Smallest deficit in a decade: Treasurer

Marnie Banger
(Australian Associated Press)


The federal government has delivered the smallest budget deficit in a decade, on the back of a bigger tax take and growing economy.

The deficit in 2017/18 was $10.1 billion in the year, or 0.6 per cent of gross domestic product, according to the final budget outcome released on Tuesday.

That’s a $19.3 billion improvement on the deficit originally estimated for the period.

Stronger-than-expected economic growth and more Australians in work contributed to the impressive improvement, Treasurer Josh Frydenberg says.

The amount of money coming in was $13.4 billion higher than expected, while total spending was $6.9 billion less than forecast, with the Future Fund earnings up $1.1 billion in net terms.

“That’s the result of a strong economy,” Mr Frydenberg told reporters in Sydney in Tuesday.

“We are seeing more people in jobs than ever before, and that’s more senior Australians, more women, more younger people.

“We are seeing across the economy good growth, and in 17/18 that’s been reflected in these better numbers.”

Superannuation fund taxes and higher fuel and tobacco excise receipts also boosted the coffers.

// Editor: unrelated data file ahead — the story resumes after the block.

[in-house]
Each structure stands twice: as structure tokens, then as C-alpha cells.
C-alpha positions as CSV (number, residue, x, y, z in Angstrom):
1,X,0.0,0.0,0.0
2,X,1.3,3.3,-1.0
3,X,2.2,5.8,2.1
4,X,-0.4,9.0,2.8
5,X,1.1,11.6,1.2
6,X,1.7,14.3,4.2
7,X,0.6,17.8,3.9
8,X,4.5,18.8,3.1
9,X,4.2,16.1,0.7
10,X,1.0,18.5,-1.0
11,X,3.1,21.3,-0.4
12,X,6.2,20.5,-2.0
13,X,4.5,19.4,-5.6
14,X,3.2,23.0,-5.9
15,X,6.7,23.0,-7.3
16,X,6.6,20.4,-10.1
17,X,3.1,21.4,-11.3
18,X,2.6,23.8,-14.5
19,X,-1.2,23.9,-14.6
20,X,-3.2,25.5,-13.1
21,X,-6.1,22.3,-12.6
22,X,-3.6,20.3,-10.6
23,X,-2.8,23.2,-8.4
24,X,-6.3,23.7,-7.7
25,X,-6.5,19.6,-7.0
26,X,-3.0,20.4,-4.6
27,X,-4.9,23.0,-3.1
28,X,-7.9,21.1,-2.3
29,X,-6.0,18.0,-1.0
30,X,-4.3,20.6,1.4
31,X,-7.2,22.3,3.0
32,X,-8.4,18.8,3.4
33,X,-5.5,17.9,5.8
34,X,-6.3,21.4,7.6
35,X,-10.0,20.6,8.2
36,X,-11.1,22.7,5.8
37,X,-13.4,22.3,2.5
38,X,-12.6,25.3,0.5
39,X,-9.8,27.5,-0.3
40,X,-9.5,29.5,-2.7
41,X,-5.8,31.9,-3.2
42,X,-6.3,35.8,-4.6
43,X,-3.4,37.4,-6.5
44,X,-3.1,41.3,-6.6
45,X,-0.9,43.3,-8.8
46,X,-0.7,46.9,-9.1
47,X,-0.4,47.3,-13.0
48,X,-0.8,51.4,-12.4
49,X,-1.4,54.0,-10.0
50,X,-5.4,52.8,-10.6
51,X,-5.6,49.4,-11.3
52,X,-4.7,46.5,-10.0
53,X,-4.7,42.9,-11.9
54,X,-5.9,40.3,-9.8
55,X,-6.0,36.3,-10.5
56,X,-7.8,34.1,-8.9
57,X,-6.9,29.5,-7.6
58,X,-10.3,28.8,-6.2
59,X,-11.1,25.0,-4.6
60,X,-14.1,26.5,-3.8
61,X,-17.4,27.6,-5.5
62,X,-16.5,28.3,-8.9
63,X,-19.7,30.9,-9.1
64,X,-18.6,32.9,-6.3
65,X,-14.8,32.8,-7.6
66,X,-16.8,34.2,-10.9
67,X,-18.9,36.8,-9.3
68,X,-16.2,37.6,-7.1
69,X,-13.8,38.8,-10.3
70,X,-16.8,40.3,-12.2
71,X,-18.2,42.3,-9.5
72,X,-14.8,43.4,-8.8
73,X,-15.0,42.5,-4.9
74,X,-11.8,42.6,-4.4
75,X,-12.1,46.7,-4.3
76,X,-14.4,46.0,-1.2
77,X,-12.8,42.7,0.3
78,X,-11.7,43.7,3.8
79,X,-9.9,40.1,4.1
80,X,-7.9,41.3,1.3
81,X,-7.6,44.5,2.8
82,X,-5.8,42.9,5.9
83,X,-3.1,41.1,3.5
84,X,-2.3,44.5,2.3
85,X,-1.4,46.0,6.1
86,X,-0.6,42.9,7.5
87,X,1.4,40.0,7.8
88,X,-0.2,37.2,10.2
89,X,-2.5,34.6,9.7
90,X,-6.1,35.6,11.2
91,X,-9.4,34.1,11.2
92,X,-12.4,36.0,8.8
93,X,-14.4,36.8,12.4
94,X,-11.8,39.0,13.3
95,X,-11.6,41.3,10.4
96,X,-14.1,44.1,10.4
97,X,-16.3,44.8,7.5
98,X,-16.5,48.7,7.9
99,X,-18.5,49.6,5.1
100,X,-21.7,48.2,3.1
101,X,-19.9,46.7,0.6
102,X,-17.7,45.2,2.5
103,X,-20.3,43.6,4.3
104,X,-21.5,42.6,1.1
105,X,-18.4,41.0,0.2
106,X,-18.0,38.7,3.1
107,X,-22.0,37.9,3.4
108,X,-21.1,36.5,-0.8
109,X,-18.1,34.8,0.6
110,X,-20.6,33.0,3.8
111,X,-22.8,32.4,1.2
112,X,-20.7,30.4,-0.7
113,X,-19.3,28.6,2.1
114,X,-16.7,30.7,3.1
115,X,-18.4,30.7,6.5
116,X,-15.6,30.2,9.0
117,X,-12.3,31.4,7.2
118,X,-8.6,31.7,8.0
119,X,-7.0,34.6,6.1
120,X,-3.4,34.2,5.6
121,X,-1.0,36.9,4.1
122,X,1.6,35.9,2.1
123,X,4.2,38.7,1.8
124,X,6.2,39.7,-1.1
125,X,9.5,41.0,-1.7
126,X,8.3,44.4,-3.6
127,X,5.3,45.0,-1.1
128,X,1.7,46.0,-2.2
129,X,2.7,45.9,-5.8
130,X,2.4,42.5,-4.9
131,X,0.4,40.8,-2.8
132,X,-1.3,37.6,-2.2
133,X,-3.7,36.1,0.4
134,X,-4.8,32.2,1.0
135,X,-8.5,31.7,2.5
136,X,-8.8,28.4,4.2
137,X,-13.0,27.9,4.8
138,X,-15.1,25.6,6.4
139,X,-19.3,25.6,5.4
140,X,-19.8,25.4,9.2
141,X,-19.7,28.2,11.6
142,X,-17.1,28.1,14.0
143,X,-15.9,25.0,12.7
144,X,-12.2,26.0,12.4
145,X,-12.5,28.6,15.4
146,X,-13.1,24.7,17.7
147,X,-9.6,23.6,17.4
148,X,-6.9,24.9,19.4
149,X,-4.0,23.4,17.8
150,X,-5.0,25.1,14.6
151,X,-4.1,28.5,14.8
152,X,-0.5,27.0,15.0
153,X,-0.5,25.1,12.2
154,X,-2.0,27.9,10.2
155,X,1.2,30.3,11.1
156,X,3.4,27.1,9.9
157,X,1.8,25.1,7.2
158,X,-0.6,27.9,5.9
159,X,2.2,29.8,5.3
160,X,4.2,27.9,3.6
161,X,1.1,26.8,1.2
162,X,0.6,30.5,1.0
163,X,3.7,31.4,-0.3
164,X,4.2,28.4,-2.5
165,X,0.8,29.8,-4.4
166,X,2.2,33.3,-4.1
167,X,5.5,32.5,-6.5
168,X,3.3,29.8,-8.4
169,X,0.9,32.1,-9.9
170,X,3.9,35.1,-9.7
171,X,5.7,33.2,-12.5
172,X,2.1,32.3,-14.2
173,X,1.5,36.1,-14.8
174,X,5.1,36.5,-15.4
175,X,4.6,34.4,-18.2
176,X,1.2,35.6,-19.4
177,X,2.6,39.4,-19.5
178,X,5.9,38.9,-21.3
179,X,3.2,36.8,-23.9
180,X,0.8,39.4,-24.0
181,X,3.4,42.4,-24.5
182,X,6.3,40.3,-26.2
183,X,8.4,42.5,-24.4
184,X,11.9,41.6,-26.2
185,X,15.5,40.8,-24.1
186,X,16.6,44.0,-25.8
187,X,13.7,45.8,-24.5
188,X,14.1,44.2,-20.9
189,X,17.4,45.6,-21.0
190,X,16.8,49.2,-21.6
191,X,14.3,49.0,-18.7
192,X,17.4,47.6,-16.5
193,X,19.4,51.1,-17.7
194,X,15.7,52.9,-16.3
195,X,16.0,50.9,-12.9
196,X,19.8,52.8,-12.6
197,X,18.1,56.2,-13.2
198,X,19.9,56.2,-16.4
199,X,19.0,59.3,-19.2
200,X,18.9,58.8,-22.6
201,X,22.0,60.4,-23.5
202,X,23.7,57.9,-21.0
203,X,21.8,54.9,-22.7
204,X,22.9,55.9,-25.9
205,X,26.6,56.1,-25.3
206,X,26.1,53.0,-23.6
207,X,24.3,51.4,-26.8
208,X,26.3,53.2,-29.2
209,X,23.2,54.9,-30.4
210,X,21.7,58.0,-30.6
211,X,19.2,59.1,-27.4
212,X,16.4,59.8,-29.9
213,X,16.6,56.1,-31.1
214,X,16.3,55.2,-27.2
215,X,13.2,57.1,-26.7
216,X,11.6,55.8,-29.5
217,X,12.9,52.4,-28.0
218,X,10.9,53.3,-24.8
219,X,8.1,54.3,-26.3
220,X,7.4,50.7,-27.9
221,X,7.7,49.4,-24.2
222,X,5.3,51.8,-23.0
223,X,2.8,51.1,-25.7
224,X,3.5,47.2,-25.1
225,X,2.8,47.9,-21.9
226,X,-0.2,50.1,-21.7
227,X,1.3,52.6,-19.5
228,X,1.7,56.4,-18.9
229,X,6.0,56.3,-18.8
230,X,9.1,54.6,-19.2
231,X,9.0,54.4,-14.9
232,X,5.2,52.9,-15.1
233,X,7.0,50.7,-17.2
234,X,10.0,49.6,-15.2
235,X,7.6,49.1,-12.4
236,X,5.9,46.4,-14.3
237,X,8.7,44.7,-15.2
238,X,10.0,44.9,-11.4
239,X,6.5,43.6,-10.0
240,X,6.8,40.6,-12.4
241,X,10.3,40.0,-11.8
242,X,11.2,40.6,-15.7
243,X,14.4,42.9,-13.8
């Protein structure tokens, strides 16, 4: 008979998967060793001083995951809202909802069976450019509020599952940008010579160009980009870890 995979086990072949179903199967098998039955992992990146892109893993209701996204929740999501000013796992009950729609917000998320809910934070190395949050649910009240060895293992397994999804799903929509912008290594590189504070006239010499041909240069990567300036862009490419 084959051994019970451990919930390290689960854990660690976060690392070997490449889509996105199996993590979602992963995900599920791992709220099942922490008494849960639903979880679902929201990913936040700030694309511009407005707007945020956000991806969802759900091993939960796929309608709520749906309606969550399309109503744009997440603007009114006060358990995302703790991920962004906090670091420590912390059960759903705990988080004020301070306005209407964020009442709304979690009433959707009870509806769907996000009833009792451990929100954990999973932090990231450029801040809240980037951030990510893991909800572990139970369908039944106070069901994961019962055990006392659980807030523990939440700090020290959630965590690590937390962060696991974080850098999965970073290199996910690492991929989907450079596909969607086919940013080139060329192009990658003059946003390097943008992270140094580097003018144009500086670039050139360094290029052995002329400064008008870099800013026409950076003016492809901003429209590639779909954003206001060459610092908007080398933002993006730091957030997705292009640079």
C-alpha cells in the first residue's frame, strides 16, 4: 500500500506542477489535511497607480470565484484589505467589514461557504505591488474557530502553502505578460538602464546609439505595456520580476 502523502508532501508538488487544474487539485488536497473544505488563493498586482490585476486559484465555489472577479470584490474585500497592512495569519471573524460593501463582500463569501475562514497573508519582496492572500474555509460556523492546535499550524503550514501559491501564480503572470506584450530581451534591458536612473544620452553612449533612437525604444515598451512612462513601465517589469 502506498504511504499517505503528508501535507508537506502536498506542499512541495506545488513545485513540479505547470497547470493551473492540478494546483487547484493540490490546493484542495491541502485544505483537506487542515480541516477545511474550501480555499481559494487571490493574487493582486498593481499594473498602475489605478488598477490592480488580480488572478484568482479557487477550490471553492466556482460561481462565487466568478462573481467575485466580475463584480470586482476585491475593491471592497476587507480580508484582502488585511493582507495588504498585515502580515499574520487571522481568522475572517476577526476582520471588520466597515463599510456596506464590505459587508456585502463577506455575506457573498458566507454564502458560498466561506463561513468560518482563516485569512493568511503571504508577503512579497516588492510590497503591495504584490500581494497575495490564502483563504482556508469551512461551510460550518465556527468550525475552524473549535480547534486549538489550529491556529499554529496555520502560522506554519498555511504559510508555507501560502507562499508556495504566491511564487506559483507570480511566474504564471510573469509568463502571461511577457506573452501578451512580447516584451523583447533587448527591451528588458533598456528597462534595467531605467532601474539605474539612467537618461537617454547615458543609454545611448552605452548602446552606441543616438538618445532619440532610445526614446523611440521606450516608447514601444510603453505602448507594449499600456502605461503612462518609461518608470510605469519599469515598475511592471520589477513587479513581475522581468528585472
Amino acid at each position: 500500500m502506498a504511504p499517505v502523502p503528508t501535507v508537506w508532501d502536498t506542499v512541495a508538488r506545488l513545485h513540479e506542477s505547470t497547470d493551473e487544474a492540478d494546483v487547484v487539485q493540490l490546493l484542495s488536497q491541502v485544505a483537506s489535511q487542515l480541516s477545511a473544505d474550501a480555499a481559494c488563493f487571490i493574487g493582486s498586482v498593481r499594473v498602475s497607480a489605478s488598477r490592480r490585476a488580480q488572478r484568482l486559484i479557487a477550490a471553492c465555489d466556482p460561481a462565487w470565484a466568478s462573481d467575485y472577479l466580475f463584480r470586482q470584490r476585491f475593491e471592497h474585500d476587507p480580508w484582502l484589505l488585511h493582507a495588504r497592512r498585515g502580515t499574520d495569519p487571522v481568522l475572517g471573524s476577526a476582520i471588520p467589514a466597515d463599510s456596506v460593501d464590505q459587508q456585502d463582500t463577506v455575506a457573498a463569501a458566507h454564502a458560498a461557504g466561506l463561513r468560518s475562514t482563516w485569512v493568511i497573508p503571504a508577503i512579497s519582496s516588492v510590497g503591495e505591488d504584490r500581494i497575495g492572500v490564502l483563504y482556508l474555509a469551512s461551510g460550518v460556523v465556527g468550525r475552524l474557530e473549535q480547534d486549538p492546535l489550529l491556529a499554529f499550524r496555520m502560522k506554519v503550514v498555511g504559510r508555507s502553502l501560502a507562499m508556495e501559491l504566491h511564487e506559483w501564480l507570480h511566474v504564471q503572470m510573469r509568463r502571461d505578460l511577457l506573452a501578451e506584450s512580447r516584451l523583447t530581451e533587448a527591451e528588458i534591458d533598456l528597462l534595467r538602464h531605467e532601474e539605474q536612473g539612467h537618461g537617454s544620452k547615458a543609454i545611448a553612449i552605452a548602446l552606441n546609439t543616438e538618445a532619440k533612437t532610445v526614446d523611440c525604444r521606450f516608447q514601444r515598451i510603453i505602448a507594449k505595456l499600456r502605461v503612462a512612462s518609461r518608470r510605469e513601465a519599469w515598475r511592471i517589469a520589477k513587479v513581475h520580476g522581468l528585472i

Real economic growth in 2017/18 was 2.9 per cent, slightly stronger than the forecast growth of about 2.75 forecast.

Mr Frydenberg said the results meant the government is on track with its plan to bring the budget back to balance in 2019/20.

Shadow treasurer Chris Bowen said the deficit was almost four times worse than forecast in the coalition government’s first budget and the treasurer had given up on offsetting new spending measures.

Net debt had almost doubled from $175 billion in September 2013 to $342 billion in the latest figures.

Gross debt was above half-a-trillion dollars, up by $250 billion since September 2013.

“We’ve seen this story before with the Howard-Costello government baking in unaffordable, permanent income tax cuts and tax concessions and middle class welfare into the budget, only for that to be unwound by successive governments as a temporary boom dried up,” Mr Bowen said.

Structural repairs were needed such as Labor’s proposed changes to negative gearing, capital gains tax and trusts, he said.


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